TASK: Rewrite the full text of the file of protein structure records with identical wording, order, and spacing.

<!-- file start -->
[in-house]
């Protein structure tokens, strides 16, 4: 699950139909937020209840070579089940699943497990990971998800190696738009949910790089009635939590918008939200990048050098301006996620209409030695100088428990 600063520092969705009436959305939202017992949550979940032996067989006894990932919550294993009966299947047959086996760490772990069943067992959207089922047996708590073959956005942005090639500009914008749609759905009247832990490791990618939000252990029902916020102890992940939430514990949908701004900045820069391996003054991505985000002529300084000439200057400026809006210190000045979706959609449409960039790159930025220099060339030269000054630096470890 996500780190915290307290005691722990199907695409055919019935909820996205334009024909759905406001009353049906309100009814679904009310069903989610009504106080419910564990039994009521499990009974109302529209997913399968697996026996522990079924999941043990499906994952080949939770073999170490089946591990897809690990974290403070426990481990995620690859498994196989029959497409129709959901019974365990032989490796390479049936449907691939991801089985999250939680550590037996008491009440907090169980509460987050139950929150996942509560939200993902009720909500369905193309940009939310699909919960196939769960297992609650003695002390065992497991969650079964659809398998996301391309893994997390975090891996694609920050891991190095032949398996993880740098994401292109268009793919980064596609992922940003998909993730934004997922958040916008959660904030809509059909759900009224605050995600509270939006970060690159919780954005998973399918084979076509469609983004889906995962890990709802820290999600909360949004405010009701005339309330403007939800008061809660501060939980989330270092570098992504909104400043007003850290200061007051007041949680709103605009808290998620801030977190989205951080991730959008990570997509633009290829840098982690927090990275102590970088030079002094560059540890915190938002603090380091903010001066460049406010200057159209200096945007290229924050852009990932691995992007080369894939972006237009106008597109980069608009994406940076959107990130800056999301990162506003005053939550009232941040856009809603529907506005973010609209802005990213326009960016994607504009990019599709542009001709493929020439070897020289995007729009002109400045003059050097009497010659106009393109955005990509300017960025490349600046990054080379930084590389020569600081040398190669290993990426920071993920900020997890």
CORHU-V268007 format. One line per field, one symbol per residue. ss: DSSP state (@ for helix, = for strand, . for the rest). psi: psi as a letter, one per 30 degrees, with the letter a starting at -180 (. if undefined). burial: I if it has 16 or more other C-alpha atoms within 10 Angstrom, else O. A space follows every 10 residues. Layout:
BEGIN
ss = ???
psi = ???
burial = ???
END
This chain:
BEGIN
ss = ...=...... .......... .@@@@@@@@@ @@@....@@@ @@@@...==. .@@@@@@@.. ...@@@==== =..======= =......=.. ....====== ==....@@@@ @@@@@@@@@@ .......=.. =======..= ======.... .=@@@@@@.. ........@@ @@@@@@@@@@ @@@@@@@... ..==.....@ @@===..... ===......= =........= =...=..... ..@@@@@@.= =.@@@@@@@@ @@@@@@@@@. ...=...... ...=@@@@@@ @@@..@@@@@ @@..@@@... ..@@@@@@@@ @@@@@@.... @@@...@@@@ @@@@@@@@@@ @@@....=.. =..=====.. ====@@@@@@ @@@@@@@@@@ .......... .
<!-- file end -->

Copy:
[in-house]
């Protein structure tokens, strides 16, 4: 699950139909937020209840070579089940699943497990990971998800190696738009949910790089009635939590918008939200990048050098301006996620209409030695100088428990 600063520092969705009436959305939202017992949550979940032996067989006894990932919550294993009966299947047959086996760490772990069943067992959207089922047996708590073959956005942005090639500009914008749609759905009247832990490791990618939000252990029902916020102890992940939430514990949908701004900045820069391996003054991505985000002529300084000439200057400026809006210190000045979706959609449409960039790159930025220099060339030269000054630096470890 996500780190915290307290005691722990199907695409055919019935909820996205334009024909759905406001009353049906309100009814679904009310069903989610009504106080419910564990039994009521499990009974109302529209997913399968697996026996522990079924999941043990499906994952080949939770073999170490089946591990897809690990974290403070426990481990995620690859498994196989029959497409129709959901019974365990032989490796390479049936449907691939991801089985999250939680550590037996008491009440907090169980509460987050139950929150996942509560939200993902009720909500369905193309940009939310699909919960196939769960297992609650003695002390065992497991969650079964659809398998996301391309893994997390975090891996694609920050891991190095032949398996993880740098994401292109268009793919980064596609992922940003998909993730934004997922958040916008959660904030809509059909759900009224605050995600509270939006970060690159919780954005998973399918084979076509469609983004889906995962890990709802820290999600909360949004405010009701005339309330403007939800008061809660501060939980989330270092570098992504909104400043007003850290200061007051007041949680709103605009808290998620801030977190989205951080991730959008990570997509633009290829840098982690927090990275102590970088030079002094560059540890915190938002603090380091903010001066460049406010200057159209200096945007290229924050852009990932691995992007080369894939972006237009106008597109980069608009994406940076959107990130800056999301990162506003005053939550009232941040856009809603529907506005973010609209802005990213326009960016994607504009990019599709542009001709493929020439070897020289995007729009002109400045003059050097009497010659106009393109955005990509300017960025490349600046990054080379930084590389020569600081040398190669290993990426920071993920900020997890």
CORHU-V268007 format. One line per field, one symbol per residue. ss: DSSP state (@ for helix, = for strand, . for the rest). psi: psi as a letter, one per 30 degrees, with the letter a starting at -180 (. if undefined). burial: I if it has 16 or more other C-alpha atoms within 10 Angstrom, else O. A space follows every 10 residues. Layout:
BEGIN
ss = ???
psi = ???
burial = ???
END
This chain:
BEGIN
ss = ...=...... .......... .@@@@@@@@@ @@@....@@@ @@@@...==. .@@@@@@@.. ...@@@==== =..======= =......=.. ....====== ==....@@@@ @@@@@@@@@@ .......=.. =======..= ======.... .=@@@@@@.. ........@@ @@@@@@@@@@ @@@@@@@... ..==.....@ @@===..... ===......= =........= =...=..... ..@@@@@@.= =.@@@@@@@@ @@@@@@@@@. ...=...... ...=@@@@@@ @@@..@@@@@ @@..@@@... ..@@@@@@@@ @@@@@@.... @@@...@@@@ @@@@@@@@@@ @@@....=.. =..=====.. ====@@@@@@ @@@@@@@@@@ .......... .